While pursuing his various activities, Rose held his dream close to his heart – to open a school on the lines of Lester Pearson. “I had the experience of going to a school where I met people from all over the world, and met them in a neutral place where you can just be a person. You don’t have to stand with a flag and say ‘I am Israeli or ‘I am Palestinian’. I liked the model, it worked for me. You bring people together, not for a week, but for a longer period. Local bilateral programs are good too but have a different approach by keeping the conflict as the central topic,” he says.

Moving Beyond Conflict

At EMIS, Rose explains, while some of the programs are connected with the conflict and the goal of bringing Israelis and Palestinians together, at the same time, the conflict is not the main or only focus as most students are not from the conflict region.

Pointing out that “peace will not exist if people don’t trust each other and they cannot trust each other if they don’t know each other,” Rose says: “What is happening in our region now is the opposite. Instead of more people meeting each other and trusting each other, walls are being built. And all of this works against a better future.”

Rose was determined to break down these walls and conducted a second pilot based on the Lester Pearson model in 2010. With the help of the United Colleges World Network, he brought together five Palestinian students from Ramallah, five students from Israel and another 20 students from 10 different countries for a three-week summer program, on the past, present and future civilizations in the desert. This pilot was held in the south of the country for two weeks and in Jerusalem for one week.

EMIS-3In 2014, based on the success of the pilot and with the support of individuals, charitable foundations, international and local business leaders, educators, social activists and others who wanted to make a difference in the Middle East, Rose realized his dream and established EMIS.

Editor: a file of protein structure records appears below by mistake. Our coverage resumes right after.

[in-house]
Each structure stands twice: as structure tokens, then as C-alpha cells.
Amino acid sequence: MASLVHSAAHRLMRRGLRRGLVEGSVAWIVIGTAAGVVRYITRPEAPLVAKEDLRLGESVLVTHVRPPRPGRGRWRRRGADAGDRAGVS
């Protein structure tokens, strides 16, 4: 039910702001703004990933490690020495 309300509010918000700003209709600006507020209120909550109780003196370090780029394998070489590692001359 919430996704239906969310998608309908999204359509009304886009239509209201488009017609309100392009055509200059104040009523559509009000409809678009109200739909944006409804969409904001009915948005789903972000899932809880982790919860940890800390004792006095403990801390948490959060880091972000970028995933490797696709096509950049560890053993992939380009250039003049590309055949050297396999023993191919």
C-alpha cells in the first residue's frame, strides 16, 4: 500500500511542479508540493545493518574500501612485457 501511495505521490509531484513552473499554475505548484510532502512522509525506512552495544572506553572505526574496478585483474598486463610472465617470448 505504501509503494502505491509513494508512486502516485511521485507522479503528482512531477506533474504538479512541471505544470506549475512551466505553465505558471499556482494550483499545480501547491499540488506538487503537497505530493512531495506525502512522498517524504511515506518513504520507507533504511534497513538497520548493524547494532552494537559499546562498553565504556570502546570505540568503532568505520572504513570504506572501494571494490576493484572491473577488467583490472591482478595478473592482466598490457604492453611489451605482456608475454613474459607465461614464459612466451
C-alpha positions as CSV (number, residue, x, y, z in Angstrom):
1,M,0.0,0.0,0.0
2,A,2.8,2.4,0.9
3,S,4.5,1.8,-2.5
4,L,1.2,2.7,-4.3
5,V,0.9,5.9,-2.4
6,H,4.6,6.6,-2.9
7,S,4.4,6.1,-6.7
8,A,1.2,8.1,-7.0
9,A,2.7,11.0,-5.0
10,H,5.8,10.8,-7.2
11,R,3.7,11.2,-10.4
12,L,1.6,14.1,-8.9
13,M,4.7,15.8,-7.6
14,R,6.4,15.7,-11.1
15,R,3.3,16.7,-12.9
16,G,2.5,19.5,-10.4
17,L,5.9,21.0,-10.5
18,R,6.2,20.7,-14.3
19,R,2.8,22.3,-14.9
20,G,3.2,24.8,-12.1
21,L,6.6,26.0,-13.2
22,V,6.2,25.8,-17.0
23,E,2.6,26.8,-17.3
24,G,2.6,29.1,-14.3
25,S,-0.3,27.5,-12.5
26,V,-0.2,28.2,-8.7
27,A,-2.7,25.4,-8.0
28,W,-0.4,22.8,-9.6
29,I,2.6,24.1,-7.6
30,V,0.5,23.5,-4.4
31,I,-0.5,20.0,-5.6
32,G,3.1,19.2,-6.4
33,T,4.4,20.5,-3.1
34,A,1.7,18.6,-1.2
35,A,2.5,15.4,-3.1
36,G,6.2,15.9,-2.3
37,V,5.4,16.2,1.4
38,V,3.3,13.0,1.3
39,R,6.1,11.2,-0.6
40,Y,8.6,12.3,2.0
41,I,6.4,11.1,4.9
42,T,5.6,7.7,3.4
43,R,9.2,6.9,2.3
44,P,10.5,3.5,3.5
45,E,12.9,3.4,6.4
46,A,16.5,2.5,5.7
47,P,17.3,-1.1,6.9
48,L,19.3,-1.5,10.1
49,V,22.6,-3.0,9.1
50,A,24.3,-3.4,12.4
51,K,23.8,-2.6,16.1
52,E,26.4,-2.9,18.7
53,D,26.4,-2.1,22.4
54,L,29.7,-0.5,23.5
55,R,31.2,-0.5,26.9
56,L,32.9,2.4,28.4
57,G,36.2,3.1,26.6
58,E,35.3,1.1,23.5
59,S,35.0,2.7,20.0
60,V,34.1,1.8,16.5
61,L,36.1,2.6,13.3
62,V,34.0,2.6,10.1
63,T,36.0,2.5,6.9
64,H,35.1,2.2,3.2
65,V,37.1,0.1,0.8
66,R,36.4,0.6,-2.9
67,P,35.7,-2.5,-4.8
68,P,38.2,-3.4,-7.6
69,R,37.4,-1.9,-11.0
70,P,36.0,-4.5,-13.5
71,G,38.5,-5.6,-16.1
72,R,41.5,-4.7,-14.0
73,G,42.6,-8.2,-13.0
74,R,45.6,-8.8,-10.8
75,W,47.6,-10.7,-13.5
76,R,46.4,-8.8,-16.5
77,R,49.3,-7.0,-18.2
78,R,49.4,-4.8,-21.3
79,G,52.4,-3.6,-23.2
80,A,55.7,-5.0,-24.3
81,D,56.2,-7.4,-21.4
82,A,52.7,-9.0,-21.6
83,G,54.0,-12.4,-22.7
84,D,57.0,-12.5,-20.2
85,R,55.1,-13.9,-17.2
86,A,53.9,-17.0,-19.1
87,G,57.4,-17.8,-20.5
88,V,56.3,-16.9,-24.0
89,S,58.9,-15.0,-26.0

But how did the school manage to attract students to the strife-torn region? “With scholarships and the IB diploma program which is an entrance certificate to some of the best universities in the world,” says Rose. “The mission statement — making education a force for peace in the Middle East – is also a very strong incentive.” A quarter of the students at EMIS get full scholarship and most others receive a partial scholarship.

EMIS has a team of 20 teachers who are mainly from Israel and Palestine. There are a few from other countries as well. Rose says he has been able to publicize the school and expand his reach mainly through social media such as Facebook and Google ads.

The experience has been “incredible,” says Natalya Soleivetchik, who teaches English language and literature, and global politics at EMIS. Soleivetchik is from Belarus in Eastern Europe and lived in the U.S. for some years. When she heard about an opening at EMIS, she found the concept very appealing and applied for the post. “In the beginning it was all about where everyone is from. After a few weeks that’s gone, and they are just people. They live together, they hug each other, they study together. It’s very inspirational and it’s been a life-changing experience for them too. At the end of the day they respect each other. There are moments I stop and look around and ask myself – is this possible?”

A Unique Experience

Apart from the regular studies of the IB curriculum, there is a wide array of extracurricular activities including sports, arts and community service, mostly organized by the students. For instance, the Youth Conference on Peace and Sustainability is an annual event that involves other schools from the region including Gaza, then West Bank, Jordan and Israel. There are also some specific programs aimed at bringing Israelis and Palestinians together.

“Education is the solution to conflict. And Israelis and Arabs coming together, learning together, and getting to know one another is definitely the solution for peace in the long term.” –Jerry (Yoram) Wind

EMIS is a 20-minute drive to Tel Aviv University, with which it has a strategic relationship. All EMIS students receive Tel Aviv University ID cards enabling them to use the library, attend lectures and receive guidance from the university staff for ideas for research. Providing easy access to university facilities and resources not normally available to high school students is a unique feature of EMIS. The school also offers a special course in entrepreneurship in conjunction with Tel Aviv University.